Oil prices rose 1% on Wednesday after crude oil stocks decreased by 10,840,000 barrels last week, nearly three times the predicted level, a number that some analysts said had been distorted by the production charts Forced by Hurricane Barry.
Analysts predicted a smaller stock in about 4 million barrels for the week until July 19, after a fall of 3.1 million barrels in the previous week.
The report also showed that gasoline stocks decreased by 226,000 barrels, compared to the expectations of a fall of 730,000 barrels. The stocks of refined rose 613.00 barrels, compared to the forecasts for a fall of 499,000 barrels.
WTI crude oil futures contracts, traded in new York, would go up 41 cents, or 0.7%, to US $57.18 per barrel at 12h15.
Meanwhile, Brent Oil, negotiated in London, the benchmark for oil outside the U.S., would go up 42 cents, or 0.7%, to US $64.25.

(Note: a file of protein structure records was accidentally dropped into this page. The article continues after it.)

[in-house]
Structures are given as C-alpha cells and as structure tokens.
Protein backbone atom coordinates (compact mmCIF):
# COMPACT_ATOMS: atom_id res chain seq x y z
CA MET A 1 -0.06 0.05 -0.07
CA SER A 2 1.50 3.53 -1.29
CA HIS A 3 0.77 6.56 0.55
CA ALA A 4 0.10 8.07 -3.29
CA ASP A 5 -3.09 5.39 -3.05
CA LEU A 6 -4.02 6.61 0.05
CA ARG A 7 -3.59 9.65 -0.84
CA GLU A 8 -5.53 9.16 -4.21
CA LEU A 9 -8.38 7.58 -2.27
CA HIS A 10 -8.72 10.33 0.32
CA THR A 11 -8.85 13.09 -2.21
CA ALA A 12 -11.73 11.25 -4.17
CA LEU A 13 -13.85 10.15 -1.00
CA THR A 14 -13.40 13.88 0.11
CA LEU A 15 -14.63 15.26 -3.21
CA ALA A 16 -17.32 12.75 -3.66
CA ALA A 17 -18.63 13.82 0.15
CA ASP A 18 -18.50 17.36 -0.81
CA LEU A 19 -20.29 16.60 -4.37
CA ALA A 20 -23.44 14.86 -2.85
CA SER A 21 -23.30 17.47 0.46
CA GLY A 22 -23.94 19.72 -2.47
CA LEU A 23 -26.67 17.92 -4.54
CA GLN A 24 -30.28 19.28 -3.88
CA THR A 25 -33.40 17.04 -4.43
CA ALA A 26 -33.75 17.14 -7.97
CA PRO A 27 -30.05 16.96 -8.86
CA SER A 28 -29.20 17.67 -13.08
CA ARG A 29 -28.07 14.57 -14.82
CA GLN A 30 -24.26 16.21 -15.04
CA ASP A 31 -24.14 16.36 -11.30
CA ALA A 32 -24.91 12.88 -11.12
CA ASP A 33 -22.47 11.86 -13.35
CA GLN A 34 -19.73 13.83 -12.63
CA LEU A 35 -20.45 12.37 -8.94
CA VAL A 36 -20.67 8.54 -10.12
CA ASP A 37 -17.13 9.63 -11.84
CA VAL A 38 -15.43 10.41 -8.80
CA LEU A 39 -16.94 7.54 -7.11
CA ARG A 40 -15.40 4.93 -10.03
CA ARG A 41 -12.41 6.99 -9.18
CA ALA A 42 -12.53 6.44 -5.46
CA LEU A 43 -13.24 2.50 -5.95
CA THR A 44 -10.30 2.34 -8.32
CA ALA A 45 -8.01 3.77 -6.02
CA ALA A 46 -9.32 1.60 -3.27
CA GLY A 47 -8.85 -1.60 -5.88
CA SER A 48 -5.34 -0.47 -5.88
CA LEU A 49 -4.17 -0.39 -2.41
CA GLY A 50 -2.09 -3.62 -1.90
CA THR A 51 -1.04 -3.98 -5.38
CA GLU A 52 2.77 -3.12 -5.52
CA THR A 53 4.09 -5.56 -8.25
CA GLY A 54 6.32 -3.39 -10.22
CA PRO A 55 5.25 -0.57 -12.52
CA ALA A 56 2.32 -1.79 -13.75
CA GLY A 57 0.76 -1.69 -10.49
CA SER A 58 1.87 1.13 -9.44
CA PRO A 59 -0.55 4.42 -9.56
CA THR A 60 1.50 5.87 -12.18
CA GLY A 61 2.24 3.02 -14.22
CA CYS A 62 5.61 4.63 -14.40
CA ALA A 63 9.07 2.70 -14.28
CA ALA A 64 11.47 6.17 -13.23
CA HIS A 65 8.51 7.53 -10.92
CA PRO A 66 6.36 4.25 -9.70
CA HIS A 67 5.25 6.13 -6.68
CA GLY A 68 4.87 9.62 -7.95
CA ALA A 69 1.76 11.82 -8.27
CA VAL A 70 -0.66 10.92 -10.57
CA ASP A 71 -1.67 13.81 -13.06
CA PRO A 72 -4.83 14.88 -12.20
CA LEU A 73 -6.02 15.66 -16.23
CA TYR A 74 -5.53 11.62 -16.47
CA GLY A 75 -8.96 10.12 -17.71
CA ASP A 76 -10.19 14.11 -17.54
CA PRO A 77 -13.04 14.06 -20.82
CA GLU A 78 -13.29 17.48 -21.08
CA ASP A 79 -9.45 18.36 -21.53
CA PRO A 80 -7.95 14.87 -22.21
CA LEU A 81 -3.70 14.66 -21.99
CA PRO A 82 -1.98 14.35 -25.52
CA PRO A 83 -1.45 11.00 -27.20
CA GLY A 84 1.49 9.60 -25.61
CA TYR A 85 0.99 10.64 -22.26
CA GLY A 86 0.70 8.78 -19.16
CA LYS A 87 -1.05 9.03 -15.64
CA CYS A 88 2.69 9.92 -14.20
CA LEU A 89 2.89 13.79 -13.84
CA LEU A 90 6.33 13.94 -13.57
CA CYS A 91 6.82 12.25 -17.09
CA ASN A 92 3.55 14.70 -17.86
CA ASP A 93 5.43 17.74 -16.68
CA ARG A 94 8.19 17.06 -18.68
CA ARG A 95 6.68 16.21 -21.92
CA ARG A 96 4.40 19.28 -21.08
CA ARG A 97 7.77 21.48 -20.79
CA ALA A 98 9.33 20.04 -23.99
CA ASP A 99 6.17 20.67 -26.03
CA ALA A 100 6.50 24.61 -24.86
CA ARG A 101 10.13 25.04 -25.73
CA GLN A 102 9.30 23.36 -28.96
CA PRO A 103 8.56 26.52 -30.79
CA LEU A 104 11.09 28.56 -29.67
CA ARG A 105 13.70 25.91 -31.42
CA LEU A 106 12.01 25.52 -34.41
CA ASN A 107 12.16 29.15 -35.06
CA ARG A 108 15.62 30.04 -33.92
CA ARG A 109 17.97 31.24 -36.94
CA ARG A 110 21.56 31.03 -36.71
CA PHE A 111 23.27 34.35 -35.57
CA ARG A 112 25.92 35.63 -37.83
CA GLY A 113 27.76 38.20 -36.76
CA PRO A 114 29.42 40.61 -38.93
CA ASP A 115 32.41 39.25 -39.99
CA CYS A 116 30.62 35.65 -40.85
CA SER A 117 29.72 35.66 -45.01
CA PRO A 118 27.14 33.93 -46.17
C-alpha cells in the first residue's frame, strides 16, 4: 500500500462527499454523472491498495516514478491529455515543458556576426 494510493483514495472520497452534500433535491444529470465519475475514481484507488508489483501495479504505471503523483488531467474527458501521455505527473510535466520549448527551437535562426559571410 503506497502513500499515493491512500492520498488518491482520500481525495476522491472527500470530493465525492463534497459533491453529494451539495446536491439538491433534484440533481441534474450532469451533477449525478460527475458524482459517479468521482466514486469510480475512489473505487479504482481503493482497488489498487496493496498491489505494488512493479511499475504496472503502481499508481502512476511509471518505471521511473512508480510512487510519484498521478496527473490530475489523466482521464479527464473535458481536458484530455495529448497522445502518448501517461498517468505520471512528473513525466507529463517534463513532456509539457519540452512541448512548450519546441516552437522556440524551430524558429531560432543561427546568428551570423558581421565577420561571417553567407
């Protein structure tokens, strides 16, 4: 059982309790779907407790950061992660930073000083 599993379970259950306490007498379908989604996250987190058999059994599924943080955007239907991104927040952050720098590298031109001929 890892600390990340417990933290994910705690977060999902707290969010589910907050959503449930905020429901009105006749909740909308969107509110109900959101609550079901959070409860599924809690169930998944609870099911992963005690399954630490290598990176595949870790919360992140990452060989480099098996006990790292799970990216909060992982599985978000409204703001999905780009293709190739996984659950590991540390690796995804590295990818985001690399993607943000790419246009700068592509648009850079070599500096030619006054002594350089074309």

Analysts attribute the fall greater than expected to Hurricane Barry, which forced the closing of more than half of the regular oil production in the Gulf of Mexico for at least two days before arriving in Louisiana on July 13.
"Hurricane Barry shook the dice for a second week with lower production and blocked imports leading to a consumption of nearly 11 million barrels," said Matthew Smith, an analyst at Clipperdata, a British raw cargo company based in New York.
John Kilduff, founding partner of the New York Energy hedge fund, Again Capital, agreed.
"Obviously, the effects of Hurricane Barry have led to the decline and drop in production in the U.S. this week," Kilduff said.
But both Smith and Kilduff said that despite the exaggerated effects of the hurricane, the weekly data set released by the EIA was quite optimistic for oil.
"Crude oil imports and exports have been kept at elevated levels," Kilduff said. "The demand for gasoline was quite strong in the week as well."
Smith noted that "stocks are below 40 million barrels in relation to the peak of 2019, after six consecutive weekly drops."
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